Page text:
East Coast’s largest groundfish company files for bankruptcy, lays off workers with no severance pay
East Coast’s largest groundfish company has filed for bankruptcy, according to records in U.S. federal court in Delaware, leaving employees without a job as it shutters all of its locations and concluded an eight-year private equity (PE) roll-up of New Bedford’s fishing industry.
Blue Harvest Fisheries unexpectedly filed for Chapter 7 bankruptcy on September 8, meaning it will most likely have to close and liquidate all of its company assets. The food giant quietly made a decision to stop its fishing operations on Sept. 1 and has yet to make a public announcement. The “secretive” move left the industry regulators, fishermen and city officials in the dark as it abruptly grinds to a halt.
A lawyer who reviewed the company’s court records told the non-profit news outlet the New Bedford Light: “They weren’t just underwater. It looks like they had long since drowned.”
Blue Harvest has been reportedly laying off workers since May when it shut down its processing plant. A total of 64 employees were left out of work after the plant on the New Bedford waterfront closed, according to Undercurrent News. Then in mid-August, 17 more staffers were fired. The company’s fishermen, who were employed as independent contractors, were left with no support after being let go. “There’s no severance check,” lamented Randy Waycotte, captain of a Blue Harvest groundfish vessel. “People have got bills, families to support. They haven’t told us anything except that we’re no longer working.” (Related: A torrent of layoffs – Here are 16 large companies that have just announced mass terminations.)
Meanwhile, Mayor Jon Mitchell expressed his dismay at the company’s “hushed” move to “close shop.” “Blue Harvest’s decision to shutter its operations is, for sure, disappointing and disruptive to the lives of its employees.” He promised to work it out to ensure the federal permits associated with the company’s vessels remain associated with New Bedford-based commercial fishing interests, “to soften the impact.”
The company filed nine separate bankruptcy cases that included 40 individual limited liability companies (LLCs). According to the filings, Blue Harvest’s assets range from $50 million to $100 million and its liabilities are estimated between $100 million and $500 million.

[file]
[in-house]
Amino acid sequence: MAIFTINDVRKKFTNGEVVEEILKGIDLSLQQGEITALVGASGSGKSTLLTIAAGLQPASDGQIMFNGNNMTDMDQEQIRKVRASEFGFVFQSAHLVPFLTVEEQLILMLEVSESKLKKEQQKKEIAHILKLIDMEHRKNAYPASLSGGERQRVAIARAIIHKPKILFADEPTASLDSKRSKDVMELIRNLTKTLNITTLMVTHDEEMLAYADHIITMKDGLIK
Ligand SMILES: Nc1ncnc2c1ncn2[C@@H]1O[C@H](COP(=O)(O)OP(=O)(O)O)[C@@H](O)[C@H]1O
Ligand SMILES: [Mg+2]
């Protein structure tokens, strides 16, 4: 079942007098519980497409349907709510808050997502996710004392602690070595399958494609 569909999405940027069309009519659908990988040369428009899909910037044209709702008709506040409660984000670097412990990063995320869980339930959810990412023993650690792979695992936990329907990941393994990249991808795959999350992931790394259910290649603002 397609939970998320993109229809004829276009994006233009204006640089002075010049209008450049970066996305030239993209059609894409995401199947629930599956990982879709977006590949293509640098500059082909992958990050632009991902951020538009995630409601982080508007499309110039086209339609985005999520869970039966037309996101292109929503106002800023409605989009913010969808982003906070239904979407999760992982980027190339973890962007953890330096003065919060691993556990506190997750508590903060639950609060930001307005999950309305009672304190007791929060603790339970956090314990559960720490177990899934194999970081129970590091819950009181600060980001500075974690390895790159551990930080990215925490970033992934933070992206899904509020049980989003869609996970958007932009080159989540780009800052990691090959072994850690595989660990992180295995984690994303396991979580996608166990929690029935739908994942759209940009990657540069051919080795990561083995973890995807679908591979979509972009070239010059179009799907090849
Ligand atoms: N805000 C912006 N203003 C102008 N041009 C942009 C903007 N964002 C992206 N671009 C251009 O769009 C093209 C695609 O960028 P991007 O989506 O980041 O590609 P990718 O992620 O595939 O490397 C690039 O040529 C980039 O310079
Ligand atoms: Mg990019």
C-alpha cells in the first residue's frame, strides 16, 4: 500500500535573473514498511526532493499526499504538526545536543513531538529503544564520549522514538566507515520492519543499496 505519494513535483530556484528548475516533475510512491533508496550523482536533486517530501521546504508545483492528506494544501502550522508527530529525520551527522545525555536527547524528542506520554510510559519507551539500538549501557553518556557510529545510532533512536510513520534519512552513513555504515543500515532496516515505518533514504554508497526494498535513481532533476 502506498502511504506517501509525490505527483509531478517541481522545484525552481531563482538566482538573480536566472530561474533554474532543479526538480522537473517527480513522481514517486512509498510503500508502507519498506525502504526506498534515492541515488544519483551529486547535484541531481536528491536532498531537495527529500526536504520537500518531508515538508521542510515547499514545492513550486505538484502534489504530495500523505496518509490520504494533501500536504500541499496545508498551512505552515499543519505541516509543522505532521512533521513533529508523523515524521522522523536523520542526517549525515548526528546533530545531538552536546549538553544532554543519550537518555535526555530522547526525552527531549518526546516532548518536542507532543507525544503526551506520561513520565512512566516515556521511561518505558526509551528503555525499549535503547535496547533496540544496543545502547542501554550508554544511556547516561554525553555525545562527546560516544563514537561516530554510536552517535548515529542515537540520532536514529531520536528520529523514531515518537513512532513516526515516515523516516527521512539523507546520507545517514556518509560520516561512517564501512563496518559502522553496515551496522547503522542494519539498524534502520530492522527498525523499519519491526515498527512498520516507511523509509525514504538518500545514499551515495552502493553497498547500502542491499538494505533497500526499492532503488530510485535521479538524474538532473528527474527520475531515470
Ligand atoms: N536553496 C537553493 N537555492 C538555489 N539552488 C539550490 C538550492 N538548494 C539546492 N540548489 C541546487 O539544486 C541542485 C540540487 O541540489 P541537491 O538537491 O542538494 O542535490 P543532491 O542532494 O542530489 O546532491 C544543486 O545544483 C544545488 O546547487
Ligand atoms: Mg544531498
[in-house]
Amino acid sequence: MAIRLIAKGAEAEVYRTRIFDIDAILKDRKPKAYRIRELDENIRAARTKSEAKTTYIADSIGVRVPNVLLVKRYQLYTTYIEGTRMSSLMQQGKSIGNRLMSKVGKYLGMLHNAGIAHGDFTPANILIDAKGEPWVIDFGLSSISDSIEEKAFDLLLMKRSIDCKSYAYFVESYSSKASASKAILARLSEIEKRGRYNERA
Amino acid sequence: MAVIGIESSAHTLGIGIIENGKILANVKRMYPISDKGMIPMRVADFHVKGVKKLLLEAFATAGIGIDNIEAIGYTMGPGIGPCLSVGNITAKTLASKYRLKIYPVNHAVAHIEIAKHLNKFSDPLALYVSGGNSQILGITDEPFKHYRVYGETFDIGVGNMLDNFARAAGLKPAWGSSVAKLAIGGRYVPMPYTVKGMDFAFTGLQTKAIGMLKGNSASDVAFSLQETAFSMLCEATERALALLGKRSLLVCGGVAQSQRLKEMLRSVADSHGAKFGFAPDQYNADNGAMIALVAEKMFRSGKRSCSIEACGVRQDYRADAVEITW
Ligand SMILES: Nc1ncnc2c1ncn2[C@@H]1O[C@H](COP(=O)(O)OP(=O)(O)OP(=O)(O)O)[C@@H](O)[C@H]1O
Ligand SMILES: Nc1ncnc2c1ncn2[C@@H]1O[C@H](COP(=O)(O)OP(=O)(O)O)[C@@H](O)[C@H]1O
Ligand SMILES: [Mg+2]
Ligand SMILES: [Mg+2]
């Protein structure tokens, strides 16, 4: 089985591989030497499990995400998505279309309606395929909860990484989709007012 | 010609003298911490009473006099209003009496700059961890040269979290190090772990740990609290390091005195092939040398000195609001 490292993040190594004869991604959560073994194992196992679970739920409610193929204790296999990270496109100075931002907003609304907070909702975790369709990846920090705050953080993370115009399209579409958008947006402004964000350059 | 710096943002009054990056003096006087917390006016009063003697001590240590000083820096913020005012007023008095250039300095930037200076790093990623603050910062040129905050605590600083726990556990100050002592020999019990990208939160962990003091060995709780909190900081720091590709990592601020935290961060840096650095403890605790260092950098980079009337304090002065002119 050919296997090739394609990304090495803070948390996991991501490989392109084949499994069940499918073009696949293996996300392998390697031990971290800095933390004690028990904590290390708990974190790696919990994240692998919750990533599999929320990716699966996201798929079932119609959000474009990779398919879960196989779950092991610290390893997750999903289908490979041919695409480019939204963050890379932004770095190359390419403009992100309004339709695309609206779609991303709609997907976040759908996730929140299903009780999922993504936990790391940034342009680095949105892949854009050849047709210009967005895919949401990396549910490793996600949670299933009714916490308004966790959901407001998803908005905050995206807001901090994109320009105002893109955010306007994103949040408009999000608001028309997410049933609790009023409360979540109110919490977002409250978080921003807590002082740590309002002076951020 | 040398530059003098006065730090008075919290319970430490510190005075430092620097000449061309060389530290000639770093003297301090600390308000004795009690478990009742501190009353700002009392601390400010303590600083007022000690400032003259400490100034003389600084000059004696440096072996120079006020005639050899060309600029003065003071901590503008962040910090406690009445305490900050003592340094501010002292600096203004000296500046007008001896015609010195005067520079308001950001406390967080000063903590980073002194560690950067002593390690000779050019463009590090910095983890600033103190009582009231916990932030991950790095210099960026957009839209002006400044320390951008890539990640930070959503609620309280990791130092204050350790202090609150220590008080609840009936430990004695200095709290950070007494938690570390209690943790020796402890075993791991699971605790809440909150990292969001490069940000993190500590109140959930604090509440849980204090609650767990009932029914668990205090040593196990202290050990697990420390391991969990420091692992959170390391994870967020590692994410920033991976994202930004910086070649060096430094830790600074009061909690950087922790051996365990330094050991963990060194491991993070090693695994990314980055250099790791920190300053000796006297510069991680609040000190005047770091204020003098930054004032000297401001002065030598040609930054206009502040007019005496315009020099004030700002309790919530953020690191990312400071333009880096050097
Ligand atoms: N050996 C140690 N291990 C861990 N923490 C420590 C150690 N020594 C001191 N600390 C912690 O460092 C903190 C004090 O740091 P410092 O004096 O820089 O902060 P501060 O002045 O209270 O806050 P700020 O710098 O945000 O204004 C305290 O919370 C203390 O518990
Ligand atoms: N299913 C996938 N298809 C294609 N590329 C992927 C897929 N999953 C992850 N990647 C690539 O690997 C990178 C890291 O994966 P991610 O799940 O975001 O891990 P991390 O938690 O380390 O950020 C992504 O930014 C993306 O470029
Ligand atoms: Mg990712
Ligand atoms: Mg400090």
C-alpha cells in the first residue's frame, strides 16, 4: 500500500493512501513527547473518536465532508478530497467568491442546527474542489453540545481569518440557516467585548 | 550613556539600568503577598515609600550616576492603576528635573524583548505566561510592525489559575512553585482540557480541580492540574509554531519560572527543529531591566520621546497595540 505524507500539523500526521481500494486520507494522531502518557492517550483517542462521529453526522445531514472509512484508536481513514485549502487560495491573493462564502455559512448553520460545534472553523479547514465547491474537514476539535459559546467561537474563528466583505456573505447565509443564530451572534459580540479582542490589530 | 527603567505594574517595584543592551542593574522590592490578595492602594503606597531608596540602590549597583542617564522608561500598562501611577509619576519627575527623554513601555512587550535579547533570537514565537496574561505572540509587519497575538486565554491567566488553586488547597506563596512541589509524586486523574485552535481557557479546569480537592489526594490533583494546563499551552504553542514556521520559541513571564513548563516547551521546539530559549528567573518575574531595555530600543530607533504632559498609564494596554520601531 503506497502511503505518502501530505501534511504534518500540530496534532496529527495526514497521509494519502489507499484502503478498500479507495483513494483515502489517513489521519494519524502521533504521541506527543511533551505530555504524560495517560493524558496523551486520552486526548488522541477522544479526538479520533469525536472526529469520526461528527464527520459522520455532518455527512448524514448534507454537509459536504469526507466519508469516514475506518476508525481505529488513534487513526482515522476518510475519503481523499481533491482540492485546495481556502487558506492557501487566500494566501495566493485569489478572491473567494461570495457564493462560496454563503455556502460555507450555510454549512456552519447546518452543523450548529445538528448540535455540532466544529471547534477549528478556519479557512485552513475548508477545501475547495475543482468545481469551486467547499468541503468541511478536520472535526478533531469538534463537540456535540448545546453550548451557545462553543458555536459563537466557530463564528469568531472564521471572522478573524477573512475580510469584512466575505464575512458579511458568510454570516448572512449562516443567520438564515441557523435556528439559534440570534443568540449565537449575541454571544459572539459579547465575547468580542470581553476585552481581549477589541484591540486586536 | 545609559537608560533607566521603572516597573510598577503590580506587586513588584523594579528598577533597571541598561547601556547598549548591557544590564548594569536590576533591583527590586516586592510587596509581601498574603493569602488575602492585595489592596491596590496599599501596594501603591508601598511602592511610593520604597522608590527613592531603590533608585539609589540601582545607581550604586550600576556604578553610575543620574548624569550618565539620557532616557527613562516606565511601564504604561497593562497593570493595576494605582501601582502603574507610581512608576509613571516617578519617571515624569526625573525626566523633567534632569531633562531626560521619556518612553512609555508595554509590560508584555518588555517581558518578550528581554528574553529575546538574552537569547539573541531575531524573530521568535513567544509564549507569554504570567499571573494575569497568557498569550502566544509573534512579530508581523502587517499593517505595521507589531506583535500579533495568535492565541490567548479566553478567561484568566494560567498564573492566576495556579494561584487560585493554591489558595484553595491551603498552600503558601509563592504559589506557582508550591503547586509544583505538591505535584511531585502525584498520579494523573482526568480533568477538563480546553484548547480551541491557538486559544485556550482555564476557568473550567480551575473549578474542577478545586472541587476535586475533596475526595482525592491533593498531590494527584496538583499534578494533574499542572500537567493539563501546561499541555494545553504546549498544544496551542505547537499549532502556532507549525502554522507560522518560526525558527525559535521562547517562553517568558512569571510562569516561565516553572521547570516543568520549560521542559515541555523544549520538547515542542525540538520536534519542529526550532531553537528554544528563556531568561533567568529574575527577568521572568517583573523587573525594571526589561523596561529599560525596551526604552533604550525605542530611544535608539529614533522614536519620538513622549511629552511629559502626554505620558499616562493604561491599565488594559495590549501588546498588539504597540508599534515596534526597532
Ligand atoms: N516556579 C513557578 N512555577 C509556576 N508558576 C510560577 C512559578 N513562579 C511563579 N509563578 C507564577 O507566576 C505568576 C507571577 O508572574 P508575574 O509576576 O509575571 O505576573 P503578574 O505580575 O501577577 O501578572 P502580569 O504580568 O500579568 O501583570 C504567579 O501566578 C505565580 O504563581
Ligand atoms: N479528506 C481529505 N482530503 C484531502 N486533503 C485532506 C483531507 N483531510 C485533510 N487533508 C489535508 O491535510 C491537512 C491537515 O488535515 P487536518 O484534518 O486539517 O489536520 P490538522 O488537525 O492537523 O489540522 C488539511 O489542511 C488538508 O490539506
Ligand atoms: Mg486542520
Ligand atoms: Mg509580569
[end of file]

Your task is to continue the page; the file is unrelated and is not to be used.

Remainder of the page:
Blue Harvest Fisheries is “getting off the hook”
Unlike Chapter 11, which grants the company a chance to restructure, Chapter 7 bankruptcies usually lead to liquidation. If the company proceeds with the process and the assets do not cover its debts, it will get off the hook without paying all the money it owes. “I guess we’re not getting paid,” said Randy Martin, a machinist at Harbor Hydraulics, which is located next to the Blue Harvest facility. He added that the fishery owed “a lot of companies a lot of money.”
Moreover, questions have long circulated about the firm’s ties to foreign investors. At the top of the long chain of subsidiaries is “Blue Harvest Fisheries Partners, LLC.” PE firm Bregal Partners is listed as owning 89.5 percent of the parent company that owns 92.9 percent of all other subsidiaries. This includes the company’s vessels, permits and other assets. Bregal is an investment arm of a firm owned by the family of Dutch billionaire industrialists, the Brenninkmeijers.
Foreign investors are limited from owning more than 25 percent of a U.S. fishing vessel, the New Bedford Light reported and according to the local outlet, it is still unclear if Bregal, Brenninkmeijer family, or Blue Harvest violated the foreign ownership limits. The particular maritime law is notoriously difficult to enforce, relying on a company’s own assurance that it is in compliance, it added.
“If they violated the law, it should be investigated,” said Eric Hansen, New Bedford’s representative to the government’s regional fisheries regulatory council.
The remaining 10.5 percent of the parent company is owned by an array of former Blue Harvest executives, lawyers and financiers, including Michael Arougheti, CEO of New York finance company Ares Management as well as former Blue Harvest CEOs Keith Decker and Jeffery Davis.
It also includes Louise Lischewski, the wife of former Bumble Bee CEO Chris Lischewski, who assumed ownership of his stake in the company after he was sentenced to 40 months in prison in 2020 for conspiring to fix canned tuna prices and was freed in November 2022. Each of them owns less than two percent of the company.
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